Interventional procedures involving the use of intravascular or endoluminal objects have rapidly increased over the years with advancements in minimally invasive techniques. These foreign objects such as endovascular coils, guidewires, and endoluminal catheters, if lost or malpositioned, are a potential threat, which can result in complications such as embolization, perforation, infections, and arrhythmias. Therefore, timely removal of these foreign bodies is essential. In this technical report, we have described our experience with different scenarios in which percutaneous interventional techniques for retrieval of such foreign bodies were performed at our institute.
Minimally invasive and interventional techniques involving the implantation and use of intravascular objects have rapidly increased over the years , and simultaneously, there is an increase in the number of such objects that become malpositioned or misplaced. These foreign objects are a potential threat that can result in embolization, perforation, infections, and arrhythmias . Therefore, timely and effective removal of these foreign bodies is essential. The spectrum of iatrogenic endoluminal foreign objects has broadened to include items such as embolization coils and endoluminal catheters, and most of the studies and case reports focus on intravascular wire retrieval . Appropriate tools, expertise, and prompt actions are required while retrieving a lost object using minimally invasive techniques.
We report four different scenarios wherein percutaneous interventional techniques for retrieval of foreign bodies were performed at our institute. Formal ethical review was taken from the Ethics Review Committee at the Aga Khan University Hospital, Karachi prior to conducting the study. Informed consent was taken from each patient before performing the procedures.
A 35-year-old male patient presented to the emergency room (ER) with multiple episodes of hematemesis and melena. Upper gastrointestinal (GI) endoscopy showed a large duodenal ulcer with a clear base and a visible oozing vessel. Argon plasma coagulation (APC) was performed; however, bleeding persisted. Injection of adrenalin in aliquots at the bleeding site was given; however, bleeding could not be controlled. Multiple small healed ulcers were also seen at the antrum. The patient was subsequently intubated and managed along the lines of hemorrhagic shock and disseminated intravascular coagulation (DIC). Resuscitation was done along with massive transfusion protocol. Omeprazole infusion was continued and norepinephrine started.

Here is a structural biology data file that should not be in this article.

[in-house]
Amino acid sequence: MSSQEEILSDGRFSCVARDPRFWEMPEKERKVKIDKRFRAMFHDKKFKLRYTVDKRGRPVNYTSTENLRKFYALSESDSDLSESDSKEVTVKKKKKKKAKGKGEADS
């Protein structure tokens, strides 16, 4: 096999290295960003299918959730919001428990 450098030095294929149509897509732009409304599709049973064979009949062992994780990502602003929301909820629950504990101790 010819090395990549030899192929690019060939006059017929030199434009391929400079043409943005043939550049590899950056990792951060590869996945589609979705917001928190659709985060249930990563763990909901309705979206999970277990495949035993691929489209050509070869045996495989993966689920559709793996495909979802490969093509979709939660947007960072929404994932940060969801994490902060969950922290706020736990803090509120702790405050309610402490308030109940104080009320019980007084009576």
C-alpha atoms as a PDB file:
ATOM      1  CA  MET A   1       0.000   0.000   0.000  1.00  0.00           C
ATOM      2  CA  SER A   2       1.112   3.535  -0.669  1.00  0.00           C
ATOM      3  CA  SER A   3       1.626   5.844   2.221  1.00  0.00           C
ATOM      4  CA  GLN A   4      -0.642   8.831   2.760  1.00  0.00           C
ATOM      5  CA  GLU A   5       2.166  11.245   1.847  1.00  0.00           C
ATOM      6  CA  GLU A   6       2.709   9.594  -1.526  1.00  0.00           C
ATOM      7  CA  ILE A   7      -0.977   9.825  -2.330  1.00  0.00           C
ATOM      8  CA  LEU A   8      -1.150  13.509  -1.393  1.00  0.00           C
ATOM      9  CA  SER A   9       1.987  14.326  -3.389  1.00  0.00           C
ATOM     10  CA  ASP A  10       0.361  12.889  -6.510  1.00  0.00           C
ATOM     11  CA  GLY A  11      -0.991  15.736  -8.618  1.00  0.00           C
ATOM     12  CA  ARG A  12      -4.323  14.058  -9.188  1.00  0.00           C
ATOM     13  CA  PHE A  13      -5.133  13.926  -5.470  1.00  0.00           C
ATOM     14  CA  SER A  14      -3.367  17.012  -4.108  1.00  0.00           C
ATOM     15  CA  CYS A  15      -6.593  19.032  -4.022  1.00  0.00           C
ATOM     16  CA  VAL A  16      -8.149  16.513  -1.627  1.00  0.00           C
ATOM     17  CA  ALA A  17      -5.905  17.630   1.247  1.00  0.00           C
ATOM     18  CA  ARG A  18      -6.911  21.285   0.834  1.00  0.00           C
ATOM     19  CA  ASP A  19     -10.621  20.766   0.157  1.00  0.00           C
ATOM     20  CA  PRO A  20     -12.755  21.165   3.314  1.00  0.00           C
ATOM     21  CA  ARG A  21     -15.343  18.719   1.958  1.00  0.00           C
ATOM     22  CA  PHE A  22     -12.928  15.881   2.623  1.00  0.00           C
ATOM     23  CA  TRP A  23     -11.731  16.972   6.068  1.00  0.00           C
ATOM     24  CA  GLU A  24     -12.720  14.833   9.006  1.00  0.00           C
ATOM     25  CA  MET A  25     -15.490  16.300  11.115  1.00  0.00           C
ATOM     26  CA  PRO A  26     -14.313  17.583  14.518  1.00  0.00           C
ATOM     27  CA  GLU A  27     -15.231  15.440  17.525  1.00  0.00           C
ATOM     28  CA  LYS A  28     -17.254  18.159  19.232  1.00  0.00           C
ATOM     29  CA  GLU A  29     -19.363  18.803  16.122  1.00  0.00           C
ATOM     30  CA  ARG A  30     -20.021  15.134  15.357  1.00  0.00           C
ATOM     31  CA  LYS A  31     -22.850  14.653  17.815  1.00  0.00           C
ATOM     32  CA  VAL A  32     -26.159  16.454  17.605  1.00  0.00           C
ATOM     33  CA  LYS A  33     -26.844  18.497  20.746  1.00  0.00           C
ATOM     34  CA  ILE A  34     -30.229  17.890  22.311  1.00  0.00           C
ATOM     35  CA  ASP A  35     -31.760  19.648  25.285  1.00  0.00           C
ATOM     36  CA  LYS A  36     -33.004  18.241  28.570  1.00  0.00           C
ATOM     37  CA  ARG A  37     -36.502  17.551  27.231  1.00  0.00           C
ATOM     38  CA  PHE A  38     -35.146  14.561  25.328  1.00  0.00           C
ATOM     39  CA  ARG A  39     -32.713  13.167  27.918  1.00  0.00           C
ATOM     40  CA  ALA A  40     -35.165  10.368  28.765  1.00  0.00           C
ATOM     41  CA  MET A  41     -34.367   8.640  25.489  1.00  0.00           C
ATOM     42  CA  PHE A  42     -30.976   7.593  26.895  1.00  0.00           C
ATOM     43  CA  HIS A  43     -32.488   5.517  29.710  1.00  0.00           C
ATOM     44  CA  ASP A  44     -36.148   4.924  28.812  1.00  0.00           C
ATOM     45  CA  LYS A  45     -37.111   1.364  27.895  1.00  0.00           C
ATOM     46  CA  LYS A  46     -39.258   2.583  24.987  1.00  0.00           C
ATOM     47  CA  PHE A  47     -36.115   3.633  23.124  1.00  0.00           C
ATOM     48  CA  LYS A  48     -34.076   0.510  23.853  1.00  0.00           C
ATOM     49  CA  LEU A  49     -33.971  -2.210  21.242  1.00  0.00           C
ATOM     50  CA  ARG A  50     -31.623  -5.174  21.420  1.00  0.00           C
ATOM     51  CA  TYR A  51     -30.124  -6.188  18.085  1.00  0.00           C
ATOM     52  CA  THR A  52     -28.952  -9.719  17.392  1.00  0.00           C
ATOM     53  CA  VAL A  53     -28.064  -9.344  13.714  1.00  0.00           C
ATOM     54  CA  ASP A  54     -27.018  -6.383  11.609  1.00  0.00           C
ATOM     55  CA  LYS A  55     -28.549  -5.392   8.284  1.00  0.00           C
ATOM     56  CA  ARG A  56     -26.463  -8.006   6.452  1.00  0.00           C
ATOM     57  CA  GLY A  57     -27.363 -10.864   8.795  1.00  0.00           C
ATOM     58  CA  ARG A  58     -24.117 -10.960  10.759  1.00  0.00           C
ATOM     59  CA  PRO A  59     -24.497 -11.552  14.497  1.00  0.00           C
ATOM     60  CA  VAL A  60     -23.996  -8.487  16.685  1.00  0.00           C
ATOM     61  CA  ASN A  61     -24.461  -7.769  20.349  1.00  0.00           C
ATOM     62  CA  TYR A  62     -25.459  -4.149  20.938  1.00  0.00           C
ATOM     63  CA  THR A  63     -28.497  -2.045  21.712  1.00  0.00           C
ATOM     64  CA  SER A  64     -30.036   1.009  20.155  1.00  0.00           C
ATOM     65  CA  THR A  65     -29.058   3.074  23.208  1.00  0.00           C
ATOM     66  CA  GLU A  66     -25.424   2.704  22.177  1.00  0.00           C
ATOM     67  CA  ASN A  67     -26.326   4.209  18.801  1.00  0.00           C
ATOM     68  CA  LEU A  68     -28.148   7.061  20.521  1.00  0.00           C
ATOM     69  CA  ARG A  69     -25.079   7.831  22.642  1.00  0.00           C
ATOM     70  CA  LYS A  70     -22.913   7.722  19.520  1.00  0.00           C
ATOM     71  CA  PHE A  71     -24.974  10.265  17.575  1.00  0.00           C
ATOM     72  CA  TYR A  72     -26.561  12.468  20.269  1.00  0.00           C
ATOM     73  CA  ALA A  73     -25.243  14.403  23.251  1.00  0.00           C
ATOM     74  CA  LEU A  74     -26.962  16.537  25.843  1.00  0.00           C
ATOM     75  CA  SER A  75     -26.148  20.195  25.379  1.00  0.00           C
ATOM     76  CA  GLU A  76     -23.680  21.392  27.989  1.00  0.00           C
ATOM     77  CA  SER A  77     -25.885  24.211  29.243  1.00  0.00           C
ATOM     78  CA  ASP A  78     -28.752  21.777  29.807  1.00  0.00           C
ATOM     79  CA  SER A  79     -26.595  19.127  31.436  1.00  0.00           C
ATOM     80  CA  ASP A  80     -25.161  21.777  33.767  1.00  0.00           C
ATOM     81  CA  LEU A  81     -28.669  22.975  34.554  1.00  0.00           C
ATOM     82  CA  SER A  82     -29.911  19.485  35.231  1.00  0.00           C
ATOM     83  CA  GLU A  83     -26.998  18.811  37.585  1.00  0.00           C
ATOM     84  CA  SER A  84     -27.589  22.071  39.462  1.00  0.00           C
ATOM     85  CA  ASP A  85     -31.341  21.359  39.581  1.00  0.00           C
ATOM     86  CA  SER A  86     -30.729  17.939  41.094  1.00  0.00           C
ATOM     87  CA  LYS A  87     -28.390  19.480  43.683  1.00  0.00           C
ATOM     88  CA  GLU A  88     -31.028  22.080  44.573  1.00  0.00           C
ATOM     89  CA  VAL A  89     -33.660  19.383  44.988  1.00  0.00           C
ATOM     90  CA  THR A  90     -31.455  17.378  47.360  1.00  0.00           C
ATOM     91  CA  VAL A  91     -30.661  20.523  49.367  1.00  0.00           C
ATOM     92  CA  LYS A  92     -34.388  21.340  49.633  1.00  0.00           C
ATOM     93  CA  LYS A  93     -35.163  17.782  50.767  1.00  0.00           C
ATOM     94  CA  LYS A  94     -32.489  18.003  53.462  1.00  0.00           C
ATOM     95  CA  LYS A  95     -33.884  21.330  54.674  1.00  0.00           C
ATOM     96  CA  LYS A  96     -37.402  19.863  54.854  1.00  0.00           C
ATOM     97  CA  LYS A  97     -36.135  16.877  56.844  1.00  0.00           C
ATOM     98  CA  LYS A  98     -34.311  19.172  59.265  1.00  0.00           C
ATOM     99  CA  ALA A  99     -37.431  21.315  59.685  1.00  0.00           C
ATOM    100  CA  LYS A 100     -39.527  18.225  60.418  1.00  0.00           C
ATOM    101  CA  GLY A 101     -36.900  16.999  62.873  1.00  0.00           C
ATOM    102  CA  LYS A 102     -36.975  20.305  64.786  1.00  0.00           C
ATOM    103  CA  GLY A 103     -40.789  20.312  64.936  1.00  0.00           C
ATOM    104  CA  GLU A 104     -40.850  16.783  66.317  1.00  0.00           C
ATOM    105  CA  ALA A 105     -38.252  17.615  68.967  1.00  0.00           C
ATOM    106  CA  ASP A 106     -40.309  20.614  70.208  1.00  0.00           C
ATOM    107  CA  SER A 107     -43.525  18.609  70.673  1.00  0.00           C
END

The patient was shifted to the interventional radiology (IR) suite immediately. A 4 French (Fr) vascular access femoral sheath was placed followed by the insertion of a 4 Fr C1 catheter. Angiogram of the celiac and superior mesenteric artery showed significant spasm. Active extravasation of contrast was noted from the gastroduodenal and inferior pancreaticoduodenal arteries.
A Progreat microcatheter (2.7 Fr, catheter 130-cm long, with a 0.021-inch wire) was used to selectively cannulate these arteries. The inferior pancreaticoduodenal artery was successfully embolized first with a coil (Figure 1).
While placing the FIB2x25 pushable coil to embolize the gastroduodenal artery, the coil got dislodged into the right hepatic artery (Figure 2).
A microsnare (175-cm long, 4-mm loop, 0.18 inch) was used to catch the lost coil and it was retrieved percutaneously through the right femoral sheath (Figures 3-5). Subsequently, the gastroduodenal artery was embolized using multiple coils and histoacryl glue.
A 40-year-old male presented in the ER with a history of multiple gunshots to the head, neck, thorax, abdomen, and the right lower limb. Computed tomography (CT) scan was done which showed active extravasation from the left thyrocervical trunk, inferior thyroid artery, and the left facial artery which was confirmed on angiography (Figure 6).
The patient was planned for angioembolization. During the procedure, while embolization of left thyrocervical trunk, the coil got dislodged into the right posterior cerebral artery and occluded its distal flow (Figures 7-8).